I’ve been happily crunching through the odd bit of research for her, along with being a sounding-board for various business concerns, for the last few weeks. And she pays me for this, the lovely woman! She’s now in more of a position of control of the work and not quite as worried about fire-fighting and letting clients down as she was. She may even be able to prepare for her holiday soon, you never know.

Even better has been a sudden influx of work from an unexpected quarter (ie. a new client), who are ridiculously happy with the quality of our work (as well as our prices) and are intimating that there’s a vast amount of work for us for the new year. Having seen the standard of the stuff they were being handed before, I’m not surprised. A video interview for an internal presentation being done on a palmcorder with the audio from the mic on top of the camera, with no white-balancing, led to the subject sounding like he was at the bottom of a mine-shaft, with a bad dose of jaundice. And this was given to the client (a large, multi-national pharmaceutical company) by one of the biggest creative/advertising agencies on the planet.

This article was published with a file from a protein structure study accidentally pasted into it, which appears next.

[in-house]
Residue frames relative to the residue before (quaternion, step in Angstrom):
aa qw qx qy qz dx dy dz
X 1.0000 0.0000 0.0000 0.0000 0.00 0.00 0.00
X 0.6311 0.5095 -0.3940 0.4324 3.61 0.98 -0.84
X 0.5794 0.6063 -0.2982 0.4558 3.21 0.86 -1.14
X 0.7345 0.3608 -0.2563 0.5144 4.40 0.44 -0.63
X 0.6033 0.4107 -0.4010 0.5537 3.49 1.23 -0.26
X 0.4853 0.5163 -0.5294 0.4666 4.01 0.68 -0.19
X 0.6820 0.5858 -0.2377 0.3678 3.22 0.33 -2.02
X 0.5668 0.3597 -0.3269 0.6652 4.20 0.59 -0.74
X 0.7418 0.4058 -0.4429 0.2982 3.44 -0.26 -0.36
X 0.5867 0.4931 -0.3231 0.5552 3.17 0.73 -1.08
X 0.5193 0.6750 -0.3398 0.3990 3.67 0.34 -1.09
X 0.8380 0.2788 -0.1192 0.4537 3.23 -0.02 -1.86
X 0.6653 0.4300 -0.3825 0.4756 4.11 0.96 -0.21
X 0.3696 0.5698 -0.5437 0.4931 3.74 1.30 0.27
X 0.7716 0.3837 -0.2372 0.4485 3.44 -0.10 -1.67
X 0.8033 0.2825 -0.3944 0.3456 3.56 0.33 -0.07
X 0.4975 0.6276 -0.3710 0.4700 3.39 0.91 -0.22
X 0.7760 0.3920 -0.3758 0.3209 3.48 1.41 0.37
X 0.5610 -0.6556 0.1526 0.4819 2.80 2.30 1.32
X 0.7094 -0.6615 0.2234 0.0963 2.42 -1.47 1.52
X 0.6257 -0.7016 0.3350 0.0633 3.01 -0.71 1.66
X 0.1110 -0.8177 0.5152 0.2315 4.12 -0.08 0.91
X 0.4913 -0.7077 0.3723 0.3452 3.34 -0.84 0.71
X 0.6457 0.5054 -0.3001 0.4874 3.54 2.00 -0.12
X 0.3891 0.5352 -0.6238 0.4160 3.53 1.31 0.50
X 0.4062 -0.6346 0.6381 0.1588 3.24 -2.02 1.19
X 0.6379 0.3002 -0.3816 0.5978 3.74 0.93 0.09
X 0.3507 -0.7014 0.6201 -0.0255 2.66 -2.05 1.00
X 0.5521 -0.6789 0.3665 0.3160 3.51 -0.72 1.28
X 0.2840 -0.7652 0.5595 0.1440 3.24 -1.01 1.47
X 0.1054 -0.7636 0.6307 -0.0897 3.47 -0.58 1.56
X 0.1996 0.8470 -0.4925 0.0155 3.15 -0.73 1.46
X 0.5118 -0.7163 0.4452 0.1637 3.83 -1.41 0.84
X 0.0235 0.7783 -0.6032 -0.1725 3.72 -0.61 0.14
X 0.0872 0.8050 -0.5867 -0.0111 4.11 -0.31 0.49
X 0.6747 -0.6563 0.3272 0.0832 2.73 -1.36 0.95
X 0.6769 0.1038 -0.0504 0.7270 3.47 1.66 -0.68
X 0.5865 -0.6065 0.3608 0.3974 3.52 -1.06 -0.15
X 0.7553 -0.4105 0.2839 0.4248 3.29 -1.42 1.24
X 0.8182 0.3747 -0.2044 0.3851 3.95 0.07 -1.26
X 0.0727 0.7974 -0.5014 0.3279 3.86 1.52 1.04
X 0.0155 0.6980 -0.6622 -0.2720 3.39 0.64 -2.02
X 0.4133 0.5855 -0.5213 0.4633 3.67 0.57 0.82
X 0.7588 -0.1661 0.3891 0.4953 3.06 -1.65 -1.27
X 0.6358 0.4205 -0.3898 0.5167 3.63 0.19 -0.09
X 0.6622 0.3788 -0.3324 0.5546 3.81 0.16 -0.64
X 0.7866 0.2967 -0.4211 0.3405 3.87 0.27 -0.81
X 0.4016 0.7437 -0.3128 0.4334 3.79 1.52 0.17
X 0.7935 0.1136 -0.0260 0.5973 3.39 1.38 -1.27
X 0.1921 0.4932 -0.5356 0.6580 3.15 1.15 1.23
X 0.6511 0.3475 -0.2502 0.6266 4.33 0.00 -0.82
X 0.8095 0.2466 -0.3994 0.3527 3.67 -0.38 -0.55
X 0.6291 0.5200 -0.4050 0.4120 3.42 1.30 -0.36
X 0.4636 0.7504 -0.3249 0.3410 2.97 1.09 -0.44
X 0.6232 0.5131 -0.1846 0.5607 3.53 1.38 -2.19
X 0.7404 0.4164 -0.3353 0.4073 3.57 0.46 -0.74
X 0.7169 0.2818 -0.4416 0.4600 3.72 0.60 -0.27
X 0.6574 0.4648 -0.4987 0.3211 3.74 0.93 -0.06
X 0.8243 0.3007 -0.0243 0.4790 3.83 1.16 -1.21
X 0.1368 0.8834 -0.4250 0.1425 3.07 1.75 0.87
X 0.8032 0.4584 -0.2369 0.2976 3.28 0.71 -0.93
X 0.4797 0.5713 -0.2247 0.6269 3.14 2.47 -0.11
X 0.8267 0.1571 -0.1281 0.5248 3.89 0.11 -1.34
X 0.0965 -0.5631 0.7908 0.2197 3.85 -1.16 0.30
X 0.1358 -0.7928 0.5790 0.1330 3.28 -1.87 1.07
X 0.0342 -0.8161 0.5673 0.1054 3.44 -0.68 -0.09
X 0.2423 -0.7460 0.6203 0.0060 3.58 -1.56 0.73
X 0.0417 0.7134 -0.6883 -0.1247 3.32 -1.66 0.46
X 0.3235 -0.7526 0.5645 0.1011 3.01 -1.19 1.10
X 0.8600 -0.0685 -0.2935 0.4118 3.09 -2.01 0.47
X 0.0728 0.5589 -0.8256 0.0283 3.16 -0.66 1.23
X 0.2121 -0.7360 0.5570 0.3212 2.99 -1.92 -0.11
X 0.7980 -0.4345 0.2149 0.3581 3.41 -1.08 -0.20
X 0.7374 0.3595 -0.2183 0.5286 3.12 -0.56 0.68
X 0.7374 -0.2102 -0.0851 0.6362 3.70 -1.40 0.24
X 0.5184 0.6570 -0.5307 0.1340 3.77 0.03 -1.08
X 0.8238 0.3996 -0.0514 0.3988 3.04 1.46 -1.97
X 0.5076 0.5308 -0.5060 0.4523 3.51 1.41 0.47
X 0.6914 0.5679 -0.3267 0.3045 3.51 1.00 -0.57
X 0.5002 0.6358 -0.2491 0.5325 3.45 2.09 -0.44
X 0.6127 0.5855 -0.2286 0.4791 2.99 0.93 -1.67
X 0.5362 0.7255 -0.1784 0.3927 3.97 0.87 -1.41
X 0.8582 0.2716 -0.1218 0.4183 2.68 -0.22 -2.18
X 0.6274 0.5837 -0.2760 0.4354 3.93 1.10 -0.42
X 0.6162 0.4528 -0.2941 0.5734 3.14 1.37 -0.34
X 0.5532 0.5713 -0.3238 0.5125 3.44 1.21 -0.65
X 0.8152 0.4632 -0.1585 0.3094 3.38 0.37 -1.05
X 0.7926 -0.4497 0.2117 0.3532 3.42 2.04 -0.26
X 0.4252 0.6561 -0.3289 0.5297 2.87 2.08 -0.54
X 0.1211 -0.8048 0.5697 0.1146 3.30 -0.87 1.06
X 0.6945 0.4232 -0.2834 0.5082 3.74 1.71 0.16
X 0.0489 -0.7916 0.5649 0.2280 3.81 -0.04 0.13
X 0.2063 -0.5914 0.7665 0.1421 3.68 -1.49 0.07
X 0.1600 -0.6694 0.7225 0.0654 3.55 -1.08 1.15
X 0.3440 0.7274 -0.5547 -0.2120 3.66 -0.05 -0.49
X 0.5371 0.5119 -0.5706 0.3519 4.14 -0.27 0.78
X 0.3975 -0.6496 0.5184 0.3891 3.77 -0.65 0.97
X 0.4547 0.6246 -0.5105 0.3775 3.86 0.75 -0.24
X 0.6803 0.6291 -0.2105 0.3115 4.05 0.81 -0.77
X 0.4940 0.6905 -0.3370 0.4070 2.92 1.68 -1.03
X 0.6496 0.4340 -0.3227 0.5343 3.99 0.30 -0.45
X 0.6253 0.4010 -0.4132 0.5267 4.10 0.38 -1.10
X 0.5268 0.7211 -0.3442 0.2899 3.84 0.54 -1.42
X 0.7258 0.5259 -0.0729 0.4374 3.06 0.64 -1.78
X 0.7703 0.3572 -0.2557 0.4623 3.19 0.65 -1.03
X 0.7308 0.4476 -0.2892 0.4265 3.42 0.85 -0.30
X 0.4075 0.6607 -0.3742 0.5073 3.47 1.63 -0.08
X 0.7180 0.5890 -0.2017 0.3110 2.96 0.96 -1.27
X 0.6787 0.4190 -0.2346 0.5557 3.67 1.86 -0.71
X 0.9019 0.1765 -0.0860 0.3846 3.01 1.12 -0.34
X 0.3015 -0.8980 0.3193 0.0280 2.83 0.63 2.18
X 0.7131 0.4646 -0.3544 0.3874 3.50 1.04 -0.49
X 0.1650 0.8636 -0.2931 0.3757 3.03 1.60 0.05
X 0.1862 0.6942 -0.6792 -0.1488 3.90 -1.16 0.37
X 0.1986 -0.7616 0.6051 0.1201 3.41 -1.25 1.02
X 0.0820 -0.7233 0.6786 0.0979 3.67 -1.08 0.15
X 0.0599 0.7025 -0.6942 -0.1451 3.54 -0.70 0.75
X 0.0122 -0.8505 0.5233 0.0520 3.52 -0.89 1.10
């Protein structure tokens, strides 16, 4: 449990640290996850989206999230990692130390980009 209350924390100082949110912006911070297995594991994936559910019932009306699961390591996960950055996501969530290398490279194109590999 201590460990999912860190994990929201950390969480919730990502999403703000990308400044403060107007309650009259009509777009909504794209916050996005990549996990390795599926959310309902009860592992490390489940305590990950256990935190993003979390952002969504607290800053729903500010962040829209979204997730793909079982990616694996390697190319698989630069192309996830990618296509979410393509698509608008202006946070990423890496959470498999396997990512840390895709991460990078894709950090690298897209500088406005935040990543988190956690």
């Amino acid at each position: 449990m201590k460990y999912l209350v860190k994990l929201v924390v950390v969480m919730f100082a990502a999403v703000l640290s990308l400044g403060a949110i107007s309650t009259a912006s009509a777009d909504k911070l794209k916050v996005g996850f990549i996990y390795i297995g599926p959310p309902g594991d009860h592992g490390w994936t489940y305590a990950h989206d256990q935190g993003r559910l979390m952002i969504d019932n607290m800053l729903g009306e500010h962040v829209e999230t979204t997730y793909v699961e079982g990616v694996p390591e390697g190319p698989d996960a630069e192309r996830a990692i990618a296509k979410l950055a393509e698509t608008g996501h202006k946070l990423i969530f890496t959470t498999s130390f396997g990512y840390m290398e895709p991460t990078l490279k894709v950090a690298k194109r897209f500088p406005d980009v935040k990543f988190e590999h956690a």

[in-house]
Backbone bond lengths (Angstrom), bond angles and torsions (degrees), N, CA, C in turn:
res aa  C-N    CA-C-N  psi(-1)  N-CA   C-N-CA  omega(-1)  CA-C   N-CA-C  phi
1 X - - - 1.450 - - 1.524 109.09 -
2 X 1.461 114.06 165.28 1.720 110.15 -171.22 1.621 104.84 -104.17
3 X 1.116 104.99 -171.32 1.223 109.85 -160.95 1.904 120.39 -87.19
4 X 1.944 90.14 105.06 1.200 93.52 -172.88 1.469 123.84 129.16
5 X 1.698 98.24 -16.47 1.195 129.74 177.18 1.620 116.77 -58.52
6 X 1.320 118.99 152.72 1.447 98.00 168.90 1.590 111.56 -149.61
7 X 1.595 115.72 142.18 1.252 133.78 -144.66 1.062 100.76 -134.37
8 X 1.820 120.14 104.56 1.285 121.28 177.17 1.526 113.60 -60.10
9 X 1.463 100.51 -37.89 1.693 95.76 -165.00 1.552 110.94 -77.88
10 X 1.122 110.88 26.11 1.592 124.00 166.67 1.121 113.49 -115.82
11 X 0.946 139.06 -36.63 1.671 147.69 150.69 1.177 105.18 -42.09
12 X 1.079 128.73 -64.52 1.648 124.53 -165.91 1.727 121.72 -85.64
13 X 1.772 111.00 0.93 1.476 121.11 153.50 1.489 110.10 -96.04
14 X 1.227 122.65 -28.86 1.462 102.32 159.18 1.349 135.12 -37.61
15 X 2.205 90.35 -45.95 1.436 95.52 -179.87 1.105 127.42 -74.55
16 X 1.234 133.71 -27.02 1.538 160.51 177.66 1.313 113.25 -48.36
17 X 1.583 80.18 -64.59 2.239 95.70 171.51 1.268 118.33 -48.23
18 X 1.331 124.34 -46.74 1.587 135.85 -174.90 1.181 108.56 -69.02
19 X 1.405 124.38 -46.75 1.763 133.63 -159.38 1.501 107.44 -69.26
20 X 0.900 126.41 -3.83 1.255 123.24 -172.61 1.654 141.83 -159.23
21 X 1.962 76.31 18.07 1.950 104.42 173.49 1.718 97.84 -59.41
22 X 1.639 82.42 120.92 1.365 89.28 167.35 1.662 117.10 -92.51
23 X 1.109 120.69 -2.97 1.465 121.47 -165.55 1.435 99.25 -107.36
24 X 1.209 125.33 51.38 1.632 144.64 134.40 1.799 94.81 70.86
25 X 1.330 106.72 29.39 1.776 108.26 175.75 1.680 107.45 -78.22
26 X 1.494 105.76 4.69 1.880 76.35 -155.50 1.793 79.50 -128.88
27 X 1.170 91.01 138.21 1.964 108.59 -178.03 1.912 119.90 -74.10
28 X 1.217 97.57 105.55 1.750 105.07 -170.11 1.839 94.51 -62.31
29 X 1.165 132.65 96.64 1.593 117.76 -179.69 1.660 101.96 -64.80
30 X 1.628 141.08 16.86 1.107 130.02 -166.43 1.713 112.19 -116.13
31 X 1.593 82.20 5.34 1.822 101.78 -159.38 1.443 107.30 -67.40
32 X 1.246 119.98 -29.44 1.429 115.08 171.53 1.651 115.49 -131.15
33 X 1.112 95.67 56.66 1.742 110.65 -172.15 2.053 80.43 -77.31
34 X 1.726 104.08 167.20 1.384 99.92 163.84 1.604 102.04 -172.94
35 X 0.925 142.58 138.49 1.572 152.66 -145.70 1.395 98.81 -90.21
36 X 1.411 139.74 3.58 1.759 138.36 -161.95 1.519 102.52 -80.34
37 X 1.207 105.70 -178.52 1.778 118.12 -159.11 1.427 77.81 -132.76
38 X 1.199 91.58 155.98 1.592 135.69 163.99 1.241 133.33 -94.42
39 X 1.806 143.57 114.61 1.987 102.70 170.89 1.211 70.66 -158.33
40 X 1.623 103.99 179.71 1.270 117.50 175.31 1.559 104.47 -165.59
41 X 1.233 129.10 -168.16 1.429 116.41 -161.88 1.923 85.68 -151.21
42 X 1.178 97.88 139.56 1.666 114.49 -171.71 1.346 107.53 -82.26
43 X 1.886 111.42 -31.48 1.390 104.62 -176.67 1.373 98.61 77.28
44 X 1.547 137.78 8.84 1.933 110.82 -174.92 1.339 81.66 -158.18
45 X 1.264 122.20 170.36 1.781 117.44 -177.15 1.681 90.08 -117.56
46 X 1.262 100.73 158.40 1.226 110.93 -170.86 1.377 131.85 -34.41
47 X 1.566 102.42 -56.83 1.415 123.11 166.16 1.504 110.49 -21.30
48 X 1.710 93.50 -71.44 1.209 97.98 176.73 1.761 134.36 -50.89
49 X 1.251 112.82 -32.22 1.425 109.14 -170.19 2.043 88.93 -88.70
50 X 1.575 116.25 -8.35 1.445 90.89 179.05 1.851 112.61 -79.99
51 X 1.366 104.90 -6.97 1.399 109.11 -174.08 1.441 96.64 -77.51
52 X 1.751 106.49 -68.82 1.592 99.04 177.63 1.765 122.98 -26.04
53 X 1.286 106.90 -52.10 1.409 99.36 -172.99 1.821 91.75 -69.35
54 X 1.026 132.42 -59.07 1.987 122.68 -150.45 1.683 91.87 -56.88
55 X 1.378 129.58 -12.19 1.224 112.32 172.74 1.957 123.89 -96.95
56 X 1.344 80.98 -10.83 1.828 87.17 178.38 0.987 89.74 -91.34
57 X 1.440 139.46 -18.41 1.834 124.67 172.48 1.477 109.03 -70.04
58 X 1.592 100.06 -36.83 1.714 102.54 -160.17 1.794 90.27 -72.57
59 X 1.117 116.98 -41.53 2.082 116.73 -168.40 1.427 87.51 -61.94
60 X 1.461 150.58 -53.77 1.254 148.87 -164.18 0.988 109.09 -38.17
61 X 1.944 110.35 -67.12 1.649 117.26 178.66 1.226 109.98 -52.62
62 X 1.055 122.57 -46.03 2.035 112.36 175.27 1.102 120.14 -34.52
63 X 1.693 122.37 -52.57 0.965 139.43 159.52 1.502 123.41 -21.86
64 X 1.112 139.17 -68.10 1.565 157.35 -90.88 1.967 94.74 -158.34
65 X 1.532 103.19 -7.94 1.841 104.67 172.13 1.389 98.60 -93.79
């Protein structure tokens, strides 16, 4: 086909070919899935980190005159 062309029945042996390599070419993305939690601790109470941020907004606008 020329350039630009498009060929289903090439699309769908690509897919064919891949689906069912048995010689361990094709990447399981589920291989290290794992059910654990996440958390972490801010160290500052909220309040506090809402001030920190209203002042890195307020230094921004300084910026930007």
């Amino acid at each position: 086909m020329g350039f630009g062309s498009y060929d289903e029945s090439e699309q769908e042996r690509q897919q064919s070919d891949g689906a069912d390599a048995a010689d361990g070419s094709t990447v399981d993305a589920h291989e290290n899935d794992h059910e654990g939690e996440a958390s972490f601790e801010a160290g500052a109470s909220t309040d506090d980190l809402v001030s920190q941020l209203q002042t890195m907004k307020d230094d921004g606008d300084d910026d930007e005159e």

But what an opportunity... ;-)

So, it’s heads-down for a while in the run-up to the Festering Season and a positive vibe for the New Year.

I’m sure I’ll get another post in before then, but hope you all have a great time and eat enough for an army of locusts where possible. Hope the positivity comes to you all too.

Saturday, December 09, 2006

Reasons to watch good telly...

Another blogger, Irascible Ian, makes a good case for the unconverted to join the legions of worshippers at the altar of BSG...

Check it out here.

Saturday, December 02, 2006

Mmmmmmm, English!

Or, The Joys Of Torture...

Something lures about English, to native speakers possessed of a bit of fluency, a fancy for comedy and a weak spot for the works of Chris Morris, Armando Ianucci, Charlie Brooker and John Stewart.

That thing is: deliberately mucking about with the English language.

Not in the "text-speak" gibberish that the (generally) illiterate unhosed spout forth on MySpace, nor the incomprehensible twaddle found in forums by those too lazy to reach all the way up there for the spell-checker (or doing what the rest of us had to do without seemingly dying of the effort - pay attention at school).